Depave Paradise – Ottawa

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Hard surfaces, such as driveways, parking lots, and buildings interrupt the natural water cycle by preventing rain water from soaking into the ground and creating heat sinks, warming up our cities. By removing pavement and replacing it with native plants, trees and shrubs we are increasing the infiltration rate, recharging our groundwater supply, and cooling our neighbourhoods.

Depave Paradise addresses the proliferation of hard surfaces in modern urban environments through the primal act of ripping up unused pavement and replacing it with soil and vegetation. Volunteers “liberate the soil,” using hand tools to pry up the pavement. Native plants, bushes and trees are then planted to act as filters and sponges for polluted stormwater runoff. The events attract media and political attention, and raise awareness of the issues surrounding the urban water cycle, while making measurable environmental impacts, reducing runoff and contamination and increasing green space.

Removing pavement can be a daunting task, but made easy when communities come together to transform asphalt into vibrant green space!

Ecology Ottawa has helped three Ottawa communities Depave:

As with most of the undertakings Ecology Ottawa participates in, these depaves didn’t happen alone. Other organizations like Green Communities Canada (http://greencommunitiescanada.org/) and Evergreen (https://www.evergreen.ca/), along with volunteers and organizers from each of the sites, were key to these projects success!

Why: Keeping our streams clean and our city cool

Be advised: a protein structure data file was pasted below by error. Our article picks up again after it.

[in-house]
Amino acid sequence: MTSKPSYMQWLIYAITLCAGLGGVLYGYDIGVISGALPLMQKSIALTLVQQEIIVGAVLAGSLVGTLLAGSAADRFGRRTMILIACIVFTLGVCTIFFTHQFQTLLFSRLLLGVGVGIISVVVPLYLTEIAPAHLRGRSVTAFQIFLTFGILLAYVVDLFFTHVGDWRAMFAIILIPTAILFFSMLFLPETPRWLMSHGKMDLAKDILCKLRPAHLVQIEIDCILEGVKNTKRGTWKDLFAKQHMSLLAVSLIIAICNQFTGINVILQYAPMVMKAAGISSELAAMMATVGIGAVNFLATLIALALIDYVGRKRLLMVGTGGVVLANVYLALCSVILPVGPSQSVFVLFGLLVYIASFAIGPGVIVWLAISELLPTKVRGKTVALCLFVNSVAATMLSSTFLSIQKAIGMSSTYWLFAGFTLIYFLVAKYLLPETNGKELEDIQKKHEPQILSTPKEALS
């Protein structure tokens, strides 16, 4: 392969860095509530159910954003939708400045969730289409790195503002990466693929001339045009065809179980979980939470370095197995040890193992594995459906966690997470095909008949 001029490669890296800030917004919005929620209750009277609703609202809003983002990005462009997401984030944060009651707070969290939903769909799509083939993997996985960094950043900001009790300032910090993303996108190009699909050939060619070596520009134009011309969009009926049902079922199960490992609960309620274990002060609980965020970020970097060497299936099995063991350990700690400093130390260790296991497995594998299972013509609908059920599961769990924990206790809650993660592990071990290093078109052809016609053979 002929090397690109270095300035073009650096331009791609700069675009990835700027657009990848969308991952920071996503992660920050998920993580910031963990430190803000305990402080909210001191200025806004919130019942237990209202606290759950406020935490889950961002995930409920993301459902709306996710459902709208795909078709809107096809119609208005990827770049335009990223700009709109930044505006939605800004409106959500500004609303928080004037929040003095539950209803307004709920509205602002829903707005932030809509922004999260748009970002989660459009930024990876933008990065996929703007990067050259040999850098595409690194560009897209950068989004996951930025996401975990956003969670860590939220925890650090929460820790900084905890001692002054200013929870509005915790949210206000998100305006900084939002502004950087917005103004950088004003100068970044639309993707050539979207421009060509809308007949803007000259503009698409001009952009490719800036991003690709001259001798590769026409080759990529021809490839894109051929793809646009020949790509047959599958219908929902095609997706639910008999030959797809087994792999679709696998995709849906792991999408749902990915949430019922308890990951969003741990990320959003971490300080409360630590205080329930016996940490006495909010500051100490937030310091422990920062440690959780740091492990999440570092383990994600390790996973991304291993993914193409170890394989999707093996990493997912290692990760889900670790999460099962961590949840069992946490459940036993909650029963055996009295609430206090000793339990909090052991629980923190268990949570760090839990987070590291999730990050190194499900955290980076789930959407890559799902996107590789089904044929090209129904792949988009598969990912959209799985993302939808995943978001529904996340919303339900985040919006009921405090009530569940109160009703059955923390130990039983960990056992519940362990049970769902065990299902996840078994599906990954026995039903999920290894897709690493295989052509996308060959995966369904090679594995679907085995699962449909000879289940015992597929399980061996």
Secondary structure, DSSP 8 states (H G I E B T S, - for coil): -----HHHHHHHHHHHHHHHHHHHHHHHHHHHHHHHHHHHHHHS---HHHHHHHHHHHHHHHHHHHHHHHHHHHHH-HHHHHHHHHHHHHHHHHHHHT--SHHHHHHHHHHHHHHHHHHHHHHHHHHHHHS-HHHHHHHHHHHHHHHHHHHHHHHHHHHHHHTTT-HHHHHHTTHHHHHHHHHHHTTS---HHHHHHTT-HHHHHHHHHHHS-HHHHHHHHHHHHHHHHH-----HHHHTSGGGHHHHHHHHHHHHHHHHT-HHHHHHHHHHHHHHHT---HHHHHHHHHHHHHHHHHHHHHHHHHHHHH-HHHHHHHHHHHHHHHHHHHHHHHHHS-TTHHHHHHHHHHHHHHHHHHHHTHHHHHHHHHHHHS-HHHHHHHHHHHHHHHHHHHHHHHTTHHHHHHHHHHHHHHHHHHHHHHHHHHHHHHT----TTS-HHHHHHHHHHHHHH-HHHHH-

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Hard surfaces, such as driveways, parking lots, and buildings interrupt the natural water cycle by preventing rain water from soaking into the ground and creating heat sinks, warming up our cities. By removing pavement and replacing it with native plants, trees and shrubs we are increasing the infiltration rate, recharging our groundwater supply, and cooling our neighbourhoods.

Benefits of this project include:

  • depave_dundas_photo_1-200x155Increasing green community space increases the mental and physical health of residents.
  • Adding native species to the urban plant mix improves the biodiversity of the City landscape.
  • Green spaces decrease the city’s heat island effect and help cool things down, mitigating the effects of climate change.
  • Permeable pavement or plant covered soil decrease the runoff of stormwater, which lowers the volume of our combined sewer overflow that dumps millions of litres of sewage into the Ottawa River each year.
  • A clean river system ensures optimum water quality.

depave_dundas_photo_6-200x133Bringing community members together to remove asphalt and concrete is an empowering activity that renews, beautifies, and makes better use of neglected urban spaces. The hands-on depaving process captures the hearts and energies of diverse people with a shared goal of creating vibrant, beautiful, and healthy communities. This Depave Paradise demonstration project will motivate residents in the city to continue depaving, either on their own properties or in common spaces.

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